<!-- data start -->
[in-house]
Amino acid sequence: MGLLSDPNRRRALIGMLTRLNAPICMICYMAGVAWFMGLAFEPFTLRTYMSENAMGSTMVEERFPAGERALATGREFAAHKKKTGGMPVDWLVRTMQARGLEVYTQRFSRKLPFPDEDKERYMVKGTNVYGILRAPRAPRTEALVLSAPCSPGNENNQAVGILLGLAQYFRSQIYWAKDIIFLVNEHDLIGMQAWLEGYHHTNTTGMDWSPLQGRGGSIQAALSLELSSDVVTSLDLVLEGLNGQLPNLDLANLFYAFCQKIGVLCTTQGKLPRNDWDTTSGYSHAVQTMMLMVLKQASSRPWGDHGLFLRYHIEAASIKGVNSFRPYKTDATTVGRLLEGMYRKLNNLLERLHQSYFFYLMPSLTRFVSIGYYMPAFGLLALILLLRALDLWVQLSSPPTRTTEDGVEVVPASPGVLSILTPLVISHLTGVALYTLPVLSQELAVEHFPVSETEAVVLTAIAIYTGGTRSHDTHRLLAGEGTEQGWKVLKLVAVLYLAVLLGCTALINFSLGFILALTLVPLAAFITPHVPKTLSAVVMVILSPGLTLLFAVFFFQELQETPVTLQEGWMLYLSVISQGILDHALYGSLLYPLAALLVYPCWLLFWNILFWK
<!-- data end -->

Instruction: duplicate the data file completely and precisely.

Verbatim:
[in-house]
Amino acid sequence: MGLLSDPNRRRALIGMLTRLNAPICMICYMAGVAWFMGLAFEPFTLRTYMSENAMGSTMVEERFPAGERALATGREFAAHKKKTGGMPVDWLVRTMQARGLEVYTQRFSRKLPFPDEDKERYMVKGTNVYGILRAPRAPRTEALVLSAPCSPGNENNQAVGILLGLAQYFRSQIYWAKDIIFLVNEHDLIGMQAWLEGYHHTNTTGMDWSPLQGRGGSIQAALSLELSSDVVTSLDLVLEGLNGQLPNLDLANLFYAFCQKIGVLCTTQGKLPRNDWDTTSGYSHAVQTMMLMVLKQASSRPWGDHGLFLRYHIEAASIKGVNSFRPYKTDATTVGRLLEGMYRKLNNLLERLHQSYFFYLMPSLTRFVSIGYYMPAFGLLALILLLRALDLWVQLSSPPTRTTEDGVEVVPASPGVLSILTPLVISHLTGVALYTLPVLSQELAVEHFPVSETEAVVLTAIAIYTGGTRSHDTHRLLAGEGTEQGWKVLKLVAVLYLAVLLGCTALINFSLGFILALTLVPLAAFITPHVPKTLSAVVMVILSPGLTLLFAVFFFQELQETPVTLQEGWMLYLSVISQGILDHALYGSLLYPLAALLVYPCWLLFWNILFWK